Nathan Larson wants every Wisconsin child to have access to a garden.
Nathan Larson, director of the Wisconsin School Garden Network, leans forward in his chair, takes a sip of coffee and poses a question: “Could a book at the right time help to influence our educational priorities?”
Larson, whose vision is that every child in Wisconsin should have regular access to a garden and high-quality garden-based education, hopes the answer is yes.
His 2016 book, Teaching in Nature’s Classroom, outlines the core principles of garden-based education. As of mid-March, the book will be available in Spanish.
Research shows spending time learning and playing outdoors is beneficial for children, even as more students are being kept inside. The book includes studies that have found that exposure to soil can reduce anxiety, increase focus and strengthen the immune system.
The book’s influence extends far beyond Wisconsin. Since its release in March 2016, the book has reached over 6,000 educators in all 50 states and over 40 countries. After the Spanish version becomes available, Larson’s colleague Maria Moreno will be taking copies to Guadalajara, Mexico, when she visits the city in March in connection with the Earth Partnership Program. That program works with teachers, students and the community to provide training on the ecological restoration of school grounds.
The Earth Partnership Global Initiative also works with teachers in Nicaragua, the Dominican Republic and Ecuador.
Teaching in Nature’s Classroom is available free, either as a print copy or by download, thanks to a $1 million, five-year grant from the Wisconsin Partnership Program.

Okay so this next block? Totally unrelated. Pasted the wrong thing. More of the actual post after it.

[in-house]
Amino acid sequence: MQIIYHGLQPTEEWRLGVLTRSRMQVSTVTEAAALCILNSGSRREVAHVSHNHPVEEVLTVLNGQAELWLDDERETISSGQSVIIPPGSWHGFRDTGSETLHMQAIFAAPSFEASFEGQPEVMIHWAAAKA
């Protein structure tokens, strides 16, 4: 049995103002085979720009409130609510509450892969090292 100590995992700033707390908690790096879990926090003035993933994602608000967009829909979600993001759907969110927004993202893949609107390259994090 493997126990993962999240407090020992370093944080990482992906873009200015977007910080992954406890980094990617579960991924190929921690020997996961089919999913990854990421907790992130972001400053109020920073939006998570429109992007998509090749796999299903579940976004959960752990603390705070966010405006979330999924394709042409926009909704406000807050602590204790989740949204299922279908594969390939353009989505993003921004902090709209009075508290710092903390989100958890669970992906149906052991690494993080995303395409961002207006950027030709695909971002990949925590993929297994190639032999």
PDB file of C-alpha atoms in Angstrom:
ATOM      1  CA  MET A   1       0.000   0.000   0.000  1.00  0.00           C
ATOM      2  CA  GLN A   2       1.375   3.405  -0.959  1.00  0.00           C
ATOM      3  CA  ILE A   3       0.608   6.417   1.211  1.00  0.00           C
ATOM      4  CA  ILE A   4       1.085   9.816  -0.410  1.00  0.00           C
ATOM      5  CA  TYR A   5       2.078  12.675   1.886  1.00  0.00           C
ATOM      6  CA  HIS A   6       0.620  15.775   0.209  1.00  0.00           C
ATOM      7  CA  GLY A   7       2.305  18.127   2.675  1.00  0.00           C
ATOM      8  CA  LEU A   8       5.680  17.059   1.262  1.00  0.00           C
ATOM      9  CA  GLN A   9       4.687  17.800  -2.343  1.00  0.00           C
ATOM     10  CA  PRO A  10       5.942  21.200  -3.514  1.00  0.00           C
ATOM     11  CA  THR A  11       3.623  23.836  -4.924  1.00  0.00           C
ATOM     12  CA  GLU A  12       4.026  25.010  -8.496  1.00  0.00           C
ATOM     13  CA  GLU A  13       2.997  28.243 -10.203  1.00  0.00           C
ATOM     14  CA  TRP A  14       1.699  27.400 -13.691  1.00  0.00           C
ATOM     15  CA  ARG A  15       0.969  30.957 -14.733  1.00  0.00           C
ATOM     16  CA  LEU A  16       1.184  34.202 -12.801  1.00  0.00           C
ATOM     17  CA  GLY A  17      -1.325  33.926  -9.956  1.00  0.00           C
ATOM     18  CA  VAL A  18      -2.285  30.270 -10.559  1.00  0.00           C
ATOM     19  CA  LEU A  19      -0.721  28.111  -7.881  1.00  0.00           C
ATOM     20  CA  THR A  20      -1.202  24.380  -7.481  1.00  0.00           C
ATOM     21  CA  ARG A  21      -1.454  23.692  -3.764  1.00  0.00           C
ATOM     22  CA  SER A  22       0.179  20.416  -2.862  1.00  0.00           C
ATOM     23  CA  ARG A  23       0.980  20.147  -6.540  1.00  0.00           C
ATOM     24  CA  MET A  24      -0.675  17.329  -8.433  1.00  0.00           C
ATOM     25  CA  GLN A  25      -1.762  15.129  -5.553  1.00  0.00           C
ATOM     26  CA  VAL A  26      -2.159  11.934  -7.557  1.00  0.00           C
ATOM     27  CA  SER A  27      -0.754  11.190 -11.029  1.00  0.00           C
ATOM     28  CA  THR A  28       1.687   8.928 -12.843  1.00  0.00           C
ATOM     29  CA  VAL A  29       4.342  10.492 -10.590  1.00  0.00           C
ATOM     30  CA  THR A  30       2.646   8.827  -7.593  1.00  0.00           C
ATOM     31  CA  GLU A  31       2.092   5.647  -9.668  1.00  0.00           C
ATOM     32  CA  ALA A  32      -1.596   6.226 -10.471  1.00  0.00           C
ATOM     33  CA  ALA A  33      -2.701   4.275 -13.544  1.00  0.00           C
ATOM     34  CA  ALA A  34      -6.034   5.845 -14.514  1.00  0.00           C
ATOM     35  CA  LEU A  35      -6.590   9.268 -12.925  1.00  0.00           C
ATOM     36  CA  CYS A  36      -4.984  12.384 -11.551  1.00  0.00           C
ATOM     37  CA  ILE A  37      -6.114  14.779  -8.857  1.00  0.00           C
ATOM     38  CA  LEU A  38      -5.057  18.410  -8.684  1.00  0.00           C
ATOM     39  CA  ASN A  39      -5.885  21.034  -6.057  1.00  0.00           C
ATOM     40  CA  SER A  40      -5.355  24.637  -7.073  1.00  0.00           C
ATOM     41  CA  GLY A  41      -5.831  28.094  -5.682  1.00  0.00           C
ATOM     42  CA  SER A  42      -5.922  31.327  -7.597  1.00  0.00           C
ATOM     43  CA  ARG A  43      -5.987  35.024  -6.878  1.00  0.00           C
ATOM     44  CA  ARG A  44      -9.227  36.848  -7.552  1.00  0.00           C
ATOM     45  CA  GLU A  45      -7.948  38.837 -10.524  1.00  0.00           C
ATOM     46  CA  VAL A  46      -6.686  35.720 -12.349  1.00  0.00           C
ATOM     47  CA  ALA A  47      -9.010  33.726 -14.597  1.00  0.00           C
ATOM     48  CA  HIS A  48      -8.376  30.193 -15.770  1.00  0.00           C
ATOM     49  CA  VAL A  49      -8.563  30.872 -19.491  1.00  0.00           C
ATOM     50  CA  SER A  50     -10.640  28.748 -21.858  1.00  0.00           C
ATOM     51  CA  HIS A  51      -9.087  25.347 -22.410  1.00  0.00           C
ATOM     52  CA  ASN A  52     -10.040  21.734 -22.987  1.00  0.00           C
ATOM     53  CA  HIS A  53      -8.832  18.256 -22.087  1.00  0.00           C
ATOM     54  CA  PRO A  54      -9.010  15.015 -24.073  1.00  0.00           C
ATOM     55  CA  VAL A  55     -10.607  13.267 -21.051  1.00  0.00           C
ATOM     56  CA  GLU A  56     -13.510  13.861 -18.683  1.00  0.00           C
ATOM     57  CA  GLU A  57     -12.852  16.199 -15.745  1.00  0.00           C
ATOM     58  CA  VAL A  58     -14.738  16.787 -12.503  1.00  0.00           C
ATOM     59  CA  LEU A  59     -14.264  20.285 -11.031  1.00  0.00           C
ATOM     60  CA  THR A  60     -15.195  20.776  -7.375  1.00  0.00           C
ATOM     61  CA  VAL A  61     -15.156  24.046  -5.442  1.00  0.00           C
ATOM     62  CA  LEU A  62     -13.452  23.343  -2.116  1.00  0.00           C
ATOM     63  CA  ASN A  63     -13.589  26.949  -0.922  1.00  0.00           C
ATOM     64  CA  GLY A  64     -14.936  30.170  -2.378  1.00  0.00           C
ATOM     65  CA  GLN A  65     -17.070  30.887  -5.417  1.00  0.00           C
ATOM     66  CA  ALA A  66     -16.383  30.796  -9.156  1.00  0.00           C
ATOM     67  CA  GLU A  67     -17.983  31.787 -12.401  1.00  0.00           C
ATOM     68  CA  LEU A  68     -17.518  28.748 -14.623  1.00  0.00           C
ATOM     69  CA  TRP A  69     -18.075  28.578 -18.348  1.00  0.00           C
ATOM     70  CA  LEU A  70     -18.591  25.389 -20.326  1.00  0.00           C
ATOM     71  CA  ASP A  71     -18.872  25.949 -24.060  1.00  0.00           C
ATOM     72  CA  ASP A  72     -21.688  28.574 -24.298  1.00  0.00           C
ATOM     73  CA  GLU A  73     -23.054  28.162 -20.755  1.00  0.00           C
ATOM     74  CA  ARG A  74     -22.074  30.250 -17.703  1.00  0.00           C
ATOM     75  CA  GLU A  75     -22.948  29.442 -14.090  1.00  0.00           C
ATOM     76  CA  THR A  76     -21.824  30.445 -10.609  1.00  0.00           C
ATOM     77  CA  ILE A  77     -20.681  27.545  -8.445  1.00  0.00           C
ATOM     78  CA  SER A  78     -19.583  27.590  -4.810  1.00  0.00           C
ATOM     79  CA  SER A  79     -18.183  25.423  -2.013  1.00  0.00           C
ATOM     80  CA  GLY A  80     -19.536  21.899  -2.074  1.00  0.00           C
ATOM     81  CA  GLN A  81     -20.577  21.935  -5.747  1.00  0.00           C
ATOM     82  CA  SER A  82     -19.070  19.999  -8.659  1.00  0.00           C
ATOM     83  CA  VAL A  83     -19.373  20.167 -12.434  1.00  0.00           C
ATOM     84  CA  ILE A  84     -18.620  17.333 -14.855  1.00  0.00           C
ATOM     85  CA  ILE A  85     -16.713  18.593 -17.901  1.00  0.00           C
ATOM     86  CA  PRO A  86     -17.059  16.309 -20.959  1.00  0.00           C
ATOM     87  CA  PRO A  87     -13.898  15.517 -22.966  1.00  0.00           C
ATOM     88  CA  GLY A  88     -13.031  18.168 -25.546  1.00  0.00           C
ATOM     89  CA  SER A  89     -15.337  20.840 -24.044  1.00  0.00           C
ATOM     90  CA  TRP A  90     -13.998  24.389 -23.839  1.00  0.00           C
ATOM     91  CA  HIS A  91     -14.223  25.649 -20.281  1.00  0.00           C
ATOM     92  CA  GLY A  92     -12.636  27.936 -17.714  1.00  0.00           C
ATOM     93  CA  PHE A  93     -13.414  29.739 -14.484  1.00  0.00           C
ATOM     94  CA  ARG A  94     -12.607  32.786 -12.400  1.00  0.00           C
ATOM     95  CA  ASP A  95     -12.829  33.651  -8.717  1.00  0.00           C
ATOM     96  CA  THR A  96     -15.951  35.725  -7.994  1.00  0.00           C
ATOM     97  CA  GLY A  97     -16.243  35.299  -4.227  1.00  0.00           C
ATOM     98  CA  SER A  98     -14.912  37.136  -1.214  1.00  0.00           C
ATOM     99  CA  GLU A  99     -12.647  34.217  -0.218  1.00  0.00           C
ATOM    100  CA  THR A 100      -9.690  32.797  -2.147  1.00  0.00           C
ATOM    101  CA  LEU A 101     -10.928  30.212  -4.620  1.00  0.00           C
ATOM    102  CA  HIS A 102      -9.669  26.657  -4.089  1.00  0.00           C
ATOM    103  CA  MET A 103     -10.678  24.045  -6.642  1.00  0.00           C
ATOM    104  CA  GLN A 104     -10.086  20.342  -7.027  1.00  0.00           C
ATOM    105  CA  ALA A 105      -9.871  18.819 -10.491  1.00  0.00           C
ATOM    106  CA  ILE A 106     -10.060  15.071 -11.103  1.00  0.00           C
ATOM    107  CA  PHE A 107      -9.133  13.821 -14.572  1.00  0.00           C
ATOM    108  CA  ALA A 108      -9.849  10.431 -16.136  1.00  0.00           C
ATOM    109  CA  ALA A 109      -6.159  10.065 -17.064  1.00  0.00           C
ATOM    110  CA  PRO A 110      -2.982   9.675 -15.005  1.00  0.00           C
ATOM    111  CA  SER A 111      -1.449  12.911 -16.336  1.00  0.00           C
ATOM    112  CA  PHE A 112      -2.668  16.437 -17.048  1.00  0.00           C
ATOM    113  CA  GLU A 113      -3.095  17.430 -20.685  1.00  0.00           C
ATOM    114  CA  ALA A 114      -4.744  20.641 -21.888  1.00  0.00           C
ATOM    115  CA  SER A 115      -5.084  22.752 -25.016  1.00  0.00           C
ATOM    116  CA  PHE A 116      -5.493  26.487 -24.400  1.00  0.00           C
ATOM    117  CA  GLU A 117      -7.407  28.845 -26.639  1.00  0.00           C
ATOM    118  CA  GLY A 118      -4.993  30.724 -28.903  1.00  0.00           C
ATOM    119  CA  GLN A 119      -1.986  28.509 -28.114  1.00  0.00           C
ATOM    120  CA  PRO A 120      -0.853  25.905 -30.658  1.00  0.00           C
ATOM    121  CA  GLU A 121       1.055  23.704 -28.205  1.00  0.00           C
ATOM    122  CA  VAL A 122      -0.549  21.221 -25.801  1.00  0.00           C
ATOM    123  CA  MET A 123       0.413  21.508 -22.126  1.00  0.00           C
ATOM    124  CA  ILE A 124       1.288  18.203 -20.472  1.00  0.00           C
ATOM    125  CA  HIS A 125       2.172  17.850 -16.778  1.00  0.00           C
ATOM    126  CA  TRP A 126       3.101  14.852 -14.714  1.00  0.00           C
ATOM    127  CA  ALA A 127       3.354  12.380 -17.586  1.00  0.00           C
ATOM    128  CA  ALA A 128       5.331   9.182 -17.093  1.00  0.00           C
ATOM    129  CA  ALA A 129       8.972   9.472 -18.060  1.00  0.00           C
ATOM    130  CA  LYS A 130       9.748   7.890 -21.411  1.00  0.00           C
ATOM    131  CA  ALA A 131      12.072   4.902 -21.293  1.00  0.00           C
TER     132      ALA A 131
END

A Madison native and graduate of UW-Madison, Larson became interested in garden-based education when he worked as a naturalist for the San Mateo County Office of Education in California. When public school students visited the 1,000-acre camp, Larson says the group would spend time in the redwood forests and on the coast, but his favorite time was spent in the garden.
When he returned to Madison in 2000, he helped build the farm- and garden-based education program at Troy Gardens. After a decade as the education director for Community Groundworks (the nonprofit that oversees Troy), Larson now has a joint position with Community Groundworks and the UW-Madison Environmental Design Lab.
The Wisconsin Partnership Program grant will also fund technical assistance to 200 educational gardens and teacher training to more than 2,000 schoolteachers, after-school teachers and parents through Larson’s Wisconsin School Garden Network. He hopes it will be a resource hub for those involved in garden-based education everywhere, from community gardens to churches as well as schools.
On Feb. 28, Larson will be presenting at a Department of Public Instruction-sponsored early childhood conference at Olbrich Gardens, where he will hand out copies of his book and discuss some of the main tenets of working with children in garden settings.